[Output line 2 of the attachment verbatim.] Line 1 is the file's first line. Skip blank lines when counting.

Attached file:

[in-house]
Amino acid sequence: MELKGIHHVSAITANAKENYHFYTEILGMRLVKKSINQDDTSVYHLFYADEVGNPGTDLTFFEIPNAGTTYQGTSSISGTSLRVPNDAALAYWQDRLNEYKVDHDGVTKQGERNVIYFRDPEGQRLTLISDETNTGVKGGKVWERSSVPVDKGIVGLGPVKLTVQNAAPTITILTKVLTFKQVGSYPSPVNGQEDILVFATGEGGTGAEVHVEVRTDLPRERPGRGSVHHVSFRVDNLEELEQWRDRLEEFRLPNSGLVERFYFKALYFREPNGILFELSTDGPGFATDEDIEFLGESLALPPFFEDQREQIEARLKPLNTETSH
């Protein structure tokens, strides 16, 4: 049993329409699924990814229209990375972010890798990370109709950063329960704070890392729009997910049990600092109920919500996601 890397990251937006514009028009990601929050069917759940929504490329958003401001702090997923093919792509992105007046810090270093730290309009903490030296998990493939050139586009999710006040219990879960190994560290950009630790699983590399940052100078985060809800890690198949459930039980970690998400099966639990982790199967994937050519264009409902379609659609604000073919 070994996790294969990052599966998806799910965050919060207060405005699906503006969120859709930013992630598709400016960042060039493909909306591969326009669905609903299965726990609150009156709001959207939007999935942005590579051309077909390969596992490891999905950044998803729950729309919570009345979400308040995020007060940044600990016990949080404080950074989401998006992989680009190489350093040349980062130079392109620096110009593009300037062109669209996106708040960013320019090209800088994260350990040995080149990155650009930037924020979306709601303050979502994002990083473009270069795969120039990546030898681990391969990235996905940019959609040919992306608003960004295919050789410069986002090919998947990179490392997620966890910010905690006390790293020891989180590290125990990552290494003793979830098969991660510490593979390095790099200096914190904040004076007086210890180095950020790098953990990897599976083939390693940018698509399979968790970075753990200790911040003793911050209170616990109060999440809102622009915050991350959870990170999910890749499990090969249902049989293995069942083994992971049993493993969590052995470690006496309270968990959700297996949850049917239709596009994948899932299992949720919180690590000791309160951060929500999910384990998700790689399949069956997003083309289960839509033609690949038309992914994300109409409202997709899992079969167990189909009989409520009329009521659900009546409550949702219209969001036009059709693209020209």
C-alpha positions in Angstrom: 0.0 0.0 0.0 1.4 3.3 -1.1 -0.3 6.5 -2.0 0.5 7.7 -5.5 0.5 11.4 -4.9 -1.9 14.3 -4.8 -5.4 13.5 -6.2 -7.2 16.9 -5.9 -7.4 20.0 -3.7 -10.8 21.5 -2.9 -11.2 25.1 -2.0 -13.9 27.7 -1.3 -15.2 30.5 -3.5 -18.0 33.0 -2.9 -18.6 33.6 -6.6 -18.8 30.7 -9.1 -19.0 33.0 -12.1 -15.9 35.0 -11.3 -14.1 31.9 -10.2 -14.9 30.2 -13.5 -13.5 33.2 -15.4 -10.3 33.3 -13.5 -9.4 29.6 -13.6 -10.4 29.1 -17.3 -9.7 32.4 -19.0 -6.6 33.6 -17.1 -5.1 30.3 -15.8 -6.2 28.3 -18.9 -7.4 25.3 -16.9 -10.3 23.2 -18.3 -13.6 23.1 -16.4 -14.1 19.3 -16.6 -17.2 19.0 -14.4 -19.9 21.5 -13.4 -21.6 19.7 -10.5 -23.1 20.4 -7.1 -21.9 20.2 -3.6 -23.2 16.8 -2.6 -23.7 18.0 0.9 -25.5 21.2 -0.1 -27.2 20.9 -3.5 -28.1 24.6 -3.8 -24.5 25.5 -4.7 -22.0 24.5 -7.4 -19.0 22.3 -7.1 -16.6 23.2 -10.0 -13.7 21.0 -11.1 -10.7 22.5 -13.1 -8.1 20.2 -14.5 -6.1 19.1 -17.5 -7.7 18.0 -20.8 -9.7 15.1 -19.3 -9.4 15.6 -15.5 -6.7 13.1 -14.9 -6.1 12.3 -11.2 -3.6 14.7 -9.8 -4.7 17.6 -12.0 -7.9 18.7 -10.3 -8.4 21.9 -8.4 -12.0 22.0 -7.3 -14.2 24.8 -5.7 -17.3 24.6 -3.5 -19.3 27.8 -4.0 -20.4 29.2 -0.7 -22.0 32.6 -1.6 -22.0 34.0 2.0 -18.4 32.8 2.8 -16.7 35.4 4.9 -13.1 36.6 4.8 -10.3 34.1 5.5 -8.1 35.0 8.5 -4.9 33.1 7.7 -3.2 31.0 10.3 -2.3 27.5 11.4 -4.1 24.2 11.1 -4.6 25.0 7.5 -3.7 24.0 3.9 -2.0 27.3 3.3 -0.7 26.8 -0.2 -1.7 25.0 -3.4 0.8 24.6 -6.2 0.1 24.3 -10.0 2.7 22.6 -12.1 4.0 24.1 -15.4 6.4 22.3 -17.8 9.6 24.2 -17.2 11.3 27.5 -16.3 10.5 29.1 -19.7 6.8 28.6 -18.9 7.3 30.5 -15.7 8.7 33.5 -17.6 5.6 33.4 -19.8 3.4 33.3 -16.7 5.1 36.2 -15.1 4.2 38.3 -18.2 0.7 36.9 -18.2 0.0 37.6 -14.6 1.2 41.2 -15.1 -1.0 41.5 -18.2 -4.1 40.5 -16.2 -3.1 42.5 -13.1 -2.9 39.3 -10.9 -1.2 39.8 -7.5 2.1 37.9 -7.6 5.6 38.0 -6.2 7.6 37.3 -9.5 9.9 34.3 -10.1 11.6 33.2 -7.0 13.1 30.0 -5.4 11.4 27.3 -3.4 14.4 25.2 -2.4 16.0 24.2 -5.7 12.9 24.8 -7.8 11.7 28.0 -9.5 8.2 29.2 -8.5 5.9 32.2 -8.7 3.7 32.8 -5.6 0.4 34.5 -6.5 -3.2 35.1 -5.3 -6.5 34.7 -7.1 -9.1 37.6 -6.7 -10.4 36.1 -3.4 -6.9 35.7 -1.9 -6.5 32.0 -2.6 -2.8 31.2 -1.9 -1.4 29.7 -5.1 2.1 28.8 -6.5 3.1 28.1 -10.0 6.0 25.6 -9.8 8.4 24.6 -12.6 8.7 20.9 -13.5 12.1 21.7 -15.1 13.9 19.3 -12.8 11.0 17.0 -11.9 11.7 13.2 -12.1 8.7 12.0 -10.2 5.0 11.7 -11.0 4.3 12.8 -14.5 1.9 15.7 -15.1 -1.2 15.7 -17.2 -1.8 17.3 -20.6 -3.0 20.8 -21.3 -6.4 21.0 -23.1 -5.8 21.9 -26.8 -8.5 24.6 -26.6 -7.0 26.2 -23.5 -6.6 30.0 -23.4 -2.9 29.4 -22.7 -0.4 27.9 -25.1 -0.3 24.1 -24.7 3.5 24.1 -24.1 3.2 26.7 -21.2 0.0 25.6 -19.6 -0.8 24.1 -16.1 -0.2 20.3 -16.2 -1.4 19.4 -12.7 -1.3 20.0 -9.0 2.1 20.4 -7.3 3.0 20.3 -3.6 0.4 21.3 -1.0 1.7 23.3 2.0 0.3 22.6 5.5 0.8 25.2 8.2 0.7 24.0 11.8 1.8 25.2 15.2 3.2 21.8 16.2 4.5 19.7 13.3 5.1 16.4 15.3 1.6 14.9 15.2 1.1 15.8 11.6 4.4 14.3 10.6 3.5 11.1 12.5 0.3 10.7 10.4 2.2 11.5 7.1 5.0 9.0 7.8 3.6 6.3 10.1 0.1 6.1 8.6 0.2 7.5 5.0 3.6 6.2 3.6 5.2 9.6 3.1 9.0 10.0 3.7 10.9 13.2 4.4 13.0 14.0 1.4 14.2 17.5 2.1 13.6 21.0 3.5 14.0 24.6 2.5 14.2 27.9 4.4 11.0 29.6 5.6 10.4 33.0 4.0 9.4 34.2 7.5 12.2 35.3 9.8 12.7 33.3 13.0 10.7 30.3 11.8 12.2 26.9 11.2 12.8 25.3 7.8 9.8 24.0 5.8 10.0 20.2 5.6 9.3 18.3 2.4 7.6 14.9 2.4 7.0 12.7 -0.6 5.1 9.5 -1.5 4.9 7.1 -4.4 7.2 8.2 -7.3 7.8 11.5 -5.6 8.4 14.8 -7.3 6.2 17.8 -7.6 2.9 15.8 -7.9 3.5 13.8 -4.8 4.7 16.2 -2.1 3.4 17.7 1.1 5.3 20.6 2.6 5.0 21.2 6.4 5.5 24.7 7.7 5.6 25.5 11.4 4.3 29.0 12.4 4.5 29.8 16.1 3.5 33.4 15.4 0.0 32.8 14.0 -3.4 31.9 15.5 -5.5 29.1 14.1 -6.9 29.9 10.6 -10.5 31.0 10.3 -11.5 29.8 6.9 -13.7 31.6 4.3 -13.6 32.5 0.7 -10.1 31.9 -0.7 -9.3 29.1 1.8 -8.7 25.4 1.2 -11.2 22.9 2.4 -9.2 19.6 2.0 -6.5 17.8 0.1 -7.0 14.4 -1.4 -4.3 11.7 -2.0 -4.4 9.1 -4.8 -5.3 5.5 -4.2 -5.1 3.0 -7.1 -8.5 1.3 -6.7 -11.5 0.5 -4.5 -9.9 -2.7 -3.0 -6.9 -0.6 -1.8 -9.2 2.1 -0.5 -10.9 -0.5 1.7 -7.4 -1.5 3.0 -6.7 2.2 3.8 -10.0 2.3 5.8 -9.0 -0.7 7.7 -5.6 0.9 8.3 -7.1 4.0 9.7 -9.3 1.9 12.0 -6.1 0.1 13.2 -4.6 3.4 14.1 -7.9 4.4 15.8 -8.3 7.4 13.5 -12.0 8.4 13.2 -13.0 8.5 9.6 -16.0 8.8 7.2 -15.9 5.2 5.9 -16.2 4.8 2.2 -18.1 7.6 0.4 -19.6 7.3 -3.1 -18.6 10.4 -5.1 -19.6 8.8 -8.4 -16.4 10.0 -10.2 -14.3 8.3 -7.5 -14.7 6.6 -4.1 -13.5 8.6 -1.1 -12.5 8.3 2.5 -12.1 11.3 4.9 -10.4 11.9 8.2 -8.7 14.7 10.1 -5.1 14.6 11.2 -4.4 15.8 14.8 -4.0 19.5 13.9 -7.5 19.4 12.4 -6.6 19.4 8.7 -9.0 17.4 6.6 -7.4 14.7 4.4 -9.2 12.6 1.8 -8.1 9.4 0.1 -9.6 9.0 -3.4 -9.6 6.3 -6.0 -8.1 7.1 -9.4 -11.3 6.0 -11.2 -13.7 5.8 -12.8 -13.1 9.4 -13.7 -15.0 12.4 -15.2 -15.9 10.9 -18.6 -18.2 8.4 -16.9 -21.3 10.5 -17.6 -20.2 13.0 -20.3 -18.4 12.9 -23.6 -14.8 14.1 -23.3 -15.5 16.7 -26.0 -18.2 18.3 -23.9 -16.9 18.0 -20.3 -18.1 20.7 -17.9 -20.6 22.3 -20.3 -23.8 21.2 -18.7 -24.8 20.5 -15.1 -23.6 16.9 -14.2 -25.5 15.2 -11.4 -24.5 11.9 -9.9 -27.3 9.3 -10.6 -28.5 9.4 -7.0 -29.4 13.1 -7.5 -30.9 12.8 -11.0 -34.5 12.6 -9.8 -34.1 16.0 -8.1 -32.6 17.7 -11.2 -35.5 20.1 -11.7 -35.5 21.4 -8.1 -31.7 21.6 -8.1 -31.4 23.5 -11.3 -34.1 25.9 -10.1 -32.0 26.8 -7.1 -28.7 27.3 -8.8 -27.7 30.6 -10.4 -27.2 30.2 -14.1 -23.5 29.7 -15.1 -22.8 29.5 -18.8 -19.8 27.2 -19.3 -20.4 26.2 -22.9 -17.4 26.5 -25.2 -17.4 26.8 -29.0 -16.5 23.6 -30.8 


Amino acid sequence: MELKGIHHVSAITANAKENYHFYTEILGMRLVKKSINQDDTSVYHLFYADEVGNPGTDLTFFEIPNAGTTYQGTSSISGTSLRVPNDAALAYWQDRLNEYKVDHDGVTKQGERNVIYFRDPEGQRLTLISDETNTGVKGGKVWERSSVPVDKGIVGLGPVKLTVQNAAPTITILTKVLTFKQVGSYPSPVNGQEDILVFATGEGGTGAEVHVEVRTDLPRERPGRGSVHHVSFRVDNLEELEQWRDRLEEFRLPNSGLVERFYFKALYFREPNGILFELSTDGPGFATDEDIEFLGESLALPPFFEDQREQIEARLKPLNTETSH